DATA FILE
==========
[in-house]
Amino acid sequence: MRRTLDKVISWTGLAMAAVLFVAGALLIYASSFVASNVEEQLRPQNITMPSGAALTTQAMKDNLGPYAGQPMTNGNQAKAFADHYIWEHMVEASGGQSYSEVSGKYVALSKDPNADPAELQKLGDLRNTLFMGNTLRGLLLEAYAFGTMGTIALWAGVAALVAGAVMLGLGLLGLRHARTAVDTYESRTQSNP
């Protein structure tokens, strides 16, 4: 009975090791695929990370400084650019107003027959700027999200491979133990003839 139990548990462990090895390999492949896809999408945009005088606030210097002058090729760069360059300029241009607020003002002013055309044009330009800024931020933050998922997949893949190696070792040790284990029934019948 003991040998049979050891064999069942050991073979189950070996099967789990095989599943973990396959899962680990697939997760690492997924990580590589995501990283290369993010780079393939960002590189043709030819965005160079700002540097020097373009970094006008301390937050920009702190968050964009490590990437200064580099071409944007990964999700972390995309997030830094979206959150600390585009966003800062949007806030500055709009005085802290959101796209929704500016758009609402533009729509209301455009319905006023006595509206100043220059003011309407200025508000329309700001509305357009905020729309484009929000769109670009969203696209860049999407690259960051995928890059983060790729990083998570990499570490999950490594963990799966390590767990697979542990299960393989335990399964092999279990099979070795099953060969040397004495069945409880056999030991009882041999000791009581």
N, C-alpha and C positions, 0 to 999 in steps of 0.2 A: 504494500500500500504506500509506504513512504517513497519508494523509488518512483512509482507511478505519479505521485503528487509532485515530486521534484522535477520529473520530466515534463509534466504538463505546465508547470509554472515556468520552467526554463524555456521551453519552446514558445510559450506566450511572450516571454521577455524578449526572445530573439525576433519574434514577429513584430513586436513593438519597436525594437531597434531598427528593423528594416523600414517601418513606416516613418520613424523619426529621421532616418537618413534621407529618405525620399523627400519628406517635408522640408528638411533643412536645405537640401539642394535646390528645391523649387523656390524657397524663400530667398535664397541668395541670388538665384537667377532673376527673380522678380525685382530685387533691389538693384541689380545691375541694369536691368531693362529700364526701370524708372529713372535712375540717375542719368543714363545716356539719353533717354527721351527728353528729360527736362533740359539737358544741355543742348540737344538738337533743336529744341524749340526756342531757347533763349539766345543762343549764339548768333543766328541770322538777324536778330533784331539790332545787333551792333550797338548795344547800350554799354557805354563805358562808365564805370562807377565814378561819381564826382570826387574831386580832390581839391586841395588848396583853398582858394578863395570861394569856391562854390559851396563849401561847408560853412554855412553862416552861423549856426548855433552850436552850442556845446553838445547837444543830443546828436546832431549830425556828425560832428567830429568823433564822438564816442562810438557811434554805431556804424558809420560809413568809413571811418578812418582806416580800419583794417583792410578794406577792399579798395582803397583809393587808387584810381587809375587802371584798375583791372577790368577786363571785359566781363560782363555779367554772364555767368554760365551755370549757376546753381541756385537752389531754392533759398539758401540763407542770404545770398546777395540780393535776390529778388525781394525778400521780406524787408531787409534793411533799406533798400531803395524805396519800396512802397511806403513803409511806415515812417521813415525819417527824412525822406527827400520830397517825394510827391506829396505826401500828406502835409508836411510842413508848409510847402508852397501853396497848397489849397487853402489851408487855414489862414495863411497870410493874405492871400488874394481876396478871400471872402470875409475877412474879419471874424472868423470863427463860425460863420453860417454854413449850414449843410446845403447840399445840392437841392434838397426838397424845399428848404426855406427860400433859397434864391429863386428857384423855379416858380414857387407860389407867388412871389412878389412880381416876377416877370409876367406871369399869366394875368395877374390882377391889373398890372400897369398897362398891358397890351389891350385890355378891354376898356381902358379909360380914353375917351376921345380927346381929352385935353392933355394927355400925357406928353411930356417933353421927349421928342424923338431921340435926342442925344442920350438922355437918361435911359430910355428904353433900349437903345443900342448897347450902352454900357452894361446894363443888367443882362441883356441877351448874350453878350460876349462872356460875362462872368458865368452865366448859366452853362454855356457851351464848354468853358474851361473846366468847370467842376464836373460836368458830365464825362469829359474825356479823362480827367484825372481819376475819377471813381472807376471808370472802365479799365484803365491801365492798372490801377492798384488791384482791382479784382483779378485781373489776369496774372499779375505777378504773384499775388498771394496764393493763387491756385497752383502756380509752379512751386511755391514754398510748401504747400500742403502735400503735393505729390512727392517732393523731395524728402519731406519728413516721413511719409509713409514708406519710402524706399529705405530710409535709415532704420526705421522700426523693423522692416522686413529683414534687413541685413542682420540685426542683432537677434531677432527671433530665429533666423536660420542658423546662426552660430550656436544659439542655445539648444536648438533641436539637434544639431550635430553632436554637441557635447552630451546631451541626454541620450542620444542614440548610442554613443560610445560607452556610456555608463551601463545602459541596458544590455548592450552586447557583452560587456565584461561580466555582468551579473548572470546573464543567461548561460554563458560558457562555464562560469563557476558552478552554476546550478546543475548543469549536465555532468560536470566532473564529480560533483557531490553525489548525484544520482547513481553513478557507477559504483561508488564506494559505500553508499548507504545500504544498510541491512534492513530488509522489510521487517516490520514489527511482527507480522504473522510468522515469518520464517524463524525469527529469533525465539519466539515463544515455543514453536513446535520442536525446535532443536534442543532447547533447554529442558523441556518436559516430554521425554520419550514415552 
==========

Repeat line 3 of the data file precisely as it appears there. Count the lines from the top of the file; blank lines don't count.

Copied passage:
């Protein structure tokens, strides 16, 4: 009975090791695929990370400084650019107003027959700027999200491979133990003839 139990548990462990090895390999492949896809999408945009005088606030210097002058090729760069360059300029241009607020003002002013055309044009330009800024931020933050998922997949893949190696070792040790284990029934019948 003991040998049979050891064999069942050991073979189950070996099967789990095989599943973990396959899962680990697939997760690492997924990580590589995501990283290369993010780079393939960002590189043709030819965005160079700002540097020097373009970094006008301390937050920009702190968050964009490590990437200064580099071409944007990964999700972390995309997030830094979206959150600390585009966003800062949007806030500055709009005085802290959101796209929704500016758009609402533009729509209301455009319905006023006595509206100043220059003011309407200025508000329309700001509305357009905020729309484009929000769109670009969203696209860049999407690259960051995928890059983060790729990083998570990499570490999950490594963990799966390590767990697979542990299960393989335990399964092999279990099979070795099953060969040397004495069945409880056999030991009882041999000791009581």